This post was contributed by Andrea Kopp, NCEA Educational Resource Manager.
I recently had the opportunity to visit Archbishop Spalding High School in the Archdiocese of Baltimore. Visiting the Engineering and Robotics lab and talking with students about their work was the highlight of my trip. The Engineering program was formed in 2009 when Principal Lew Van Wambekeapproached computer science teacher Amy Brunner about starting an engineering program. Amy was an experienced computer scientist before transitioning into classroom teaching. Van Wambeke and Brunner collaborated to envision and create the internationally competitive program that exists at the school today. Van Wambeke believes that partnership and collaboration are vital in developing a successful program. “STREAM, STEAM, STEM … they all rest on a sustainable engineering program. Finding the right program is important but not nearly as important as finding the right people. We worked to find teachers who combined critical elements of computer programming, engineering, and faith.”
Archbishop Spalding HS uses the “Project Lead the Way: Pathways to Engineering” curriculum which provides professional development and community partnerships to help schools and students develop 21st century thinking and learning skills. The school works to incorporate engineering design principles across the curriculum, not just in science and math courses.
The Catholic Faith is intertwined with everything we do. The basis of engineering is helping people solve problems. That mission of service is fundamental in what we do. The engineering program uses project based learning where they can take all of their theoretical concepts and put them into practice now, said Amy Brunner, teacher at Archbiship Spalding HS.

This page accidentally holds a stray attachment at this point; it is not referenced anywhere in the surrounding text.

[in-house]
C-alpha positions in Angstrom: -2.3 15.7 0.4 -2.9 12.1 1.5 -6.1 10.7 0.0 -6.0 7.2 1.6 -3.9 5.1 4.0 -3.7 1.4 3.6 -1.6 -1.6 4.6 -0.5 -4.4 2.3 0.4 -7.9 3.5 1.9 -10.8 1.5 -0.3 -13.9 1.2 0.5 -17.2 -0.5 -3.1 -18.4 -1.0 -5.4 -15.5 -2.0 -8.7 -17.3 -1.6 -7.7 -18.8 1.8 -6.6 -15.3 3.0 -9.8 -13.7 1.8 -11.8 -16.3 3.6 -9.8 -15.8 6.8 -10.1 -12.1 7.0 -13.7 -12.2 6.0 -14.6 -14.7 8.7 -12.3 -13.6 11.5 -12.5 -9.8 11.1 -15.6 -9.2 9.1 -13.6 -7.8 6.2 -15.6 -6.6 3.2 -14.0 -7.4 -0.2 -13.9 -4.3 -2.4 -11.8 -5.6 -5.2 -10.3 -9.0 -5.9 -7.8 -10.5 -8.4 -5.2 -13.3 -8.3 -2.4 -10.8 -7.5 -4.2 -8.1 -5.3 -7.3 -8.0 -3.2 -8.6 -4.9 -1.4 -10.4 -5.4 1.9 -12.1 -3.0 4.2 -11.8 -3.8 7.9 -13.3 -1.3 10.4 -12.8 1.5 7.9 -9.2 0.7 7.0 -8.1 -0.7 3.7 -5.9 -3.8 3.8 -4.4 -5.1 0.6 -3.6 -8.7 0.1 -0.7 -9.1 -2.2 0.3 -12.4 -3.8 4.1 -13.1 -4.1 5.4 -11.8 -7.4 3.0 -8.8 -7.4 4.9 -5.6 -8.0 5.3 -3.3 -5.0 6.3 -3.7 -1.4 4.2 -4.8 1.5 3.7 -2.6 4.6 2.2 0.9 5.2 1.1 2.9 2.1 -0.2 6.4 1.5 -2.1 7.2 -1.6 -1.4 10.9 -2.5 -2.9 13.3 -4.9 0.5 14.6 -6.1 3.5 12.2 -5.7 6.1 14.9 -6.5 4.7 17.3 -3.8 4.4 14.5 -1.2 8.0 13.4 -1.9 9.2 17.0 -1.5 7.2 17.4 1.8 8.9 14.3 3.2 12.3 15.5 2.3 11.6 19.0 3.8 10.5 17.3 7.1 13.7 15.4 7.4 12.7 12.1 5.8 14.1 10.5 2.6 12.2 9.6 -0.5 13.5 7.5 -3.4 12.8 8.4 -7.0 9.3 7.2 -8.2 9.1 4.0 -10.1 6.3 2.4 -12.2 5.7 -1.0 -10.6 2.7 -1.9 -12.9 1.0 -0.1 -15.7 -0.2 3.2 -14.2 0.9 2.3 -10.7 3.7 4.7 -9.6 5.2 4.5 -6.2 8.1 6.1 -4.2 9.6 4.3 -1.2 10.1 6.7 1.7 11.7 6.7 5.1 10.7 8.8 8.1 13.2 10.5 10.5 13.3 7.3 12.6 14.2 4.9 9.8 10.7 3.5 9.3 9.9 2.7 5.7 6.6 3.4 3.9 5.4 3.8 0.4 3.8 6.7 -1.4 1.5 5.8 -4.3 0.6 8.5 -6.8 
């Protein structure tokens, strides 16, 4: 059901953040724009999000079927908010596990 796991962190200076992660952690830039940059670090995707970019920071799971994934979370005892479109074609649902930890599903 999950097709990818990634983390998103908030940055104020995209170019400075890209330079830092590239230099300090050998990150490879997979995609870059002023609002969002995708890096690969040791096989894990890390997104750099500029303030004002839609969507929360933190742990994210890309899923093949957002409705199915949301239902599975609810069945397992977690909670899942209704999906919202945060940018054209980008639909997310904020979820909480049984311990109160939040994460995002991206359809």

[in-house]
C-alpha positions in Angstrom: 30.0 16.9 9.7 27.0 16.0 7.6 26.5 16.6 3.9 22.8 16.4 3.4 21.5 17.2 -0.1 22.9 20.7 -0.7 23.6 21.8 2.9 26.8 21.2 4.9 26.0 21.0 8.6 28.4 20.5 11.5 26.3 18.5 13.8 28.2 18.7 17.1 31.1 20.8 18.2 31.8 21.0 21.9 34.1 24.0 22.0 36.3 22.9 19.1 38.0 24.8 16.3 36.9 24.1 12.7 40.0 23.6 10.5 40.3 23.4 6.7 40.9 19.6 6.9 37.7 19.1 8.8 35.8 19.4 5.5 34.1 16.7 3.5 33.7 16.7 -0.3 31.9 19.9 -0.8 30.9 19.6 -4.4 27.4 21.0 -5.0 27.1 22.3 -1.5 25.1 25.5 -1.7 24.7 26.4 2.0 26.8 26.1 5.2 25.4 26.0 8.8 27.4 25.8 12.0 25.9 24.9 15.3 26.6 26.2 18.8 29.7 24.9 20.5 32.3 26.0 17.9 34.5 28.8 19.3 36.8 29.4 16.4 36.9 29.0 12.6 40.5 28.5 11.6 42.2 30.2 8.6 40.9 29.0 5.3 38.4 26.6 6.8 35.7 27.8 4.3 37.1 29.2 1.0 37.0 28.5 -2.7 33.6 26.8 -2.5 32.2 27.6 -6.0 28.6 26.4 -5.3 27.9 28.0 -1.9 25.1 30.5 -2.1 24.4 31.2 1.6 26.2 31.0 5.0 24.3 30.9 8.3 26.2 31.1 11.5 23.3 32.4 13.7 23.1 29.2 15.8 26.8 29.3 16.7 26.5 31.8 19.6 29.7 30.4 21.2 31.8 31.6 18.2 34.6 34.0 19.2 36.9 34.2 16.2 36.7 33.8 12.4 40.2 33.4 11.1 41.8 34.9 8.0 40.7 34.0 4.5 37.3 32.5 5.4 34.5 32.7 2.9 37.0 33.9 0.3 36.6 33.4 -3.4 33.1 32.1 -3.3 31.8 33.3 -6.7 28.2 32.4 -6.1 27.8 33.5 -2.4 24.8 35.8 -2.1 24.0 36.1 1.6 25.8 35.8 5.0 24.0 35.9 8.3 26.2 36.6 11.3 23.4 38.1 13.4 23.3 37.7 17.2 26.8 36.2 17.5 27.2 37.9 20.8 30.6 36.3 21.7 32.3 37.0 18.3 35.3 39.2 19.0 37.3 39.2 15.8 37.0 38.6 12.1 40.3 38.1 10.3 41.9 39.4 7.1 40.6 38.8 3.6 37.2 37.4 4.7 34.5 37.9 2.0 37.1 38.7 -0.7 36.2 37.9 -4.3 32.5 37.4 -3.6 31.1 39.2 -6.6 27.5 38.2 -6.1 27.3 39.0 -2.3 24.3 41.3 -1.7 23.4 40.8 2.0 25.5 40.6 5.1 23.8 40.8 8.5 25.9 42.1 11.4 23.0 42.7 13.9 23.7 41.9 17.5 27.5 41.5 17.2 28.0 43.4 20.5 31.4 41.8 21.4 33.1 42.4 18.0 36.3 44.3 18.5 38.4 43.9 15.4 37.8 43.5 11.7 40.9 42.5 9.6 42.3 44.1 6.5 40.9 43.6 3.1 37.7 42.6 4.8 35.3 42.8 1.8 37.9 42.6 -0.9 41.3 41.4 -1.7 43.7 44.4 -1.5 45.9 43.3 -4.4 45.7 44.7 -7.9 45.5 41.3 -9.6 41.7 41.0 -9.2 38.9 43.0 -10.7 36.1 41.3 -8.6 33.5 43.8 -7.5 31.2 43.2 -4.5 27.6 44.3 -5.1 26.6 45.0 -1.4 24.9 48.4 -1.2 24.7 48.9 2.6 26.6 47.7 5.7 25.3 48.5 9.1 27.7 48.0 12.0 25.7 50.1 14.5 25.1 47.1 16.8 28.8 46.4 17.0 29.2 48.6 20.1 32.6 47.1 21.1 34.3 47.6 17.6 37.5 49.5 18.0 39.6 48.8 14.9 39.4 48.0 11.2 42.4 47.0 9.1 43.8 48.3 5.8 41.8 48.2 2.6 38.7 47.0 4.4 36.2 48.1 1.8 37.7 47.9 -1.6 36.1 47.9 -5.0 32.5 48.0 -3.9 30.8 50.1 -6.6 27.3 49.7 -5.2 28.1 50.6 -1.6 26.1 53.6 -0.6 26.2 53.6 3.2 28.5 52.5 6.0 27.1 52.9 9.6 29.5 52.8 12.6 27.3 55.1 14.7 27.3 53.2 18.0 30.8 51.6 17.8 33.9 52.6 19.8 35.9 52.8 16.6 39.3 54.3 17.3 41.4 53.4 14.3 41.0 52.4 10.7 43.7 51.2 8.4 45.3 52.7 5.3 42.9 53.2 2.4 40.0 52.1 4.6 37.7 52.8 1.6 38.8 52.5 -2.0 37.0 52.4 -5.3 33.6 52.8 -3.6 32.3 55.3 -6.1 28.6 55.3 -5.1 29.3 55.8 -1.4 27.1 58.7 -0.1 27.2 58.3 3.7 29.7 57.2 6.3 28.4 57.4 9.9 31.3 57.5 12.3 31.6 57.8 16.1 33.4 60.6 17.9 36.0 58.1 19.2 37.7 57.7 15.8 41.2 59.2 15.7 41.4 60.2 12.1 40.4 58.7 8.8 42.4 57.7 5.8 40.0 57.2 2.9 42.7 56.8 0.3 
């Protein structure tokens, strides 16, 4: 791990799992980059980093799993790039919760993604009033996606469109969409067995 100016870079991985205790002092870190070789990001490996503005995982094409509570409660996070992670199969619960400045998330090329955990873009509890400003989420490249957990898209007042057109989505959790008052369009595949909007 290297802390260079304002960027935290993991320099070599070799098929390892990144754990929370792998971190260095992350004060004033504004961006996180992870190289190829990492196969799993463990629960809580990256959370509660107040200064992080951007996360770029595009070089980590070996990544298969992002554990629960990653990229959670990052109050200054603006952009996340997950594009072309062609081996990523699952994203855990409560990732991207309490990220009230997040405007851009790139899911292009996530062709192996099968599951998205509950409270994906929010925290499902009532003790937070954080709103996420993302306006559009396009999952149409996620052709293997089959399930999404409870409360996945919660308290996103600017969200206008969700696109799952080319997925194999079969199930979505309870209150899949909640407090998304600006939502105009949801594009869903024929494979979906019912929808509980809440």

The robotics team competes in an international competition regularly. The structure of the competition requires collaboration and planning with teams from around the world. Amy, a high school senior, came to Spalding specifically for the engineering program. Amy shared with me a prayer card that is distributed by her robotics team at competitions. She said, “Our school motto is ‘One in Christ’. We are a family. In Catholic school, we are taught how to work together and respect each other within the team and in the world.” Amy has held many positions on the robotics team over the years and plans to attend the Florida Institute of Technology to major in bioengineering with a focus on nanotechnology.
Ryland, an 11th grade student spoke about the value of mentors to the engineering community. “People from the fields of science, business and communication all give their time to help us develop skills, and gain funding and experience. I currently mentor 3 First Lego League teams, some in underprivileged schools. It provides those students a new perspective they didn’t have before. Through serving others, I feel like I help them aspire to do great things they didn’t think they could do before.” Ryland hopes to attend MIT to major in aeronautical engineering and someday work for NASA.
If you are interested in starting or expanding a robotics program in your school, you can learn more from Principal Lew Van Wambeke who will be presenting “The Right Stuff: Building a STREAM Program” at the 2016 STREAM 2.0 Symposium June 27-29th at Neumann University in Ashton, PA. Registration information can be found at https://www.ncea.org/events/stream-20-symposium. The session will provide lessons learned while implementing the “Project Lead the Way Pathways to Engineering” program as well as reflections on things they would have done differently.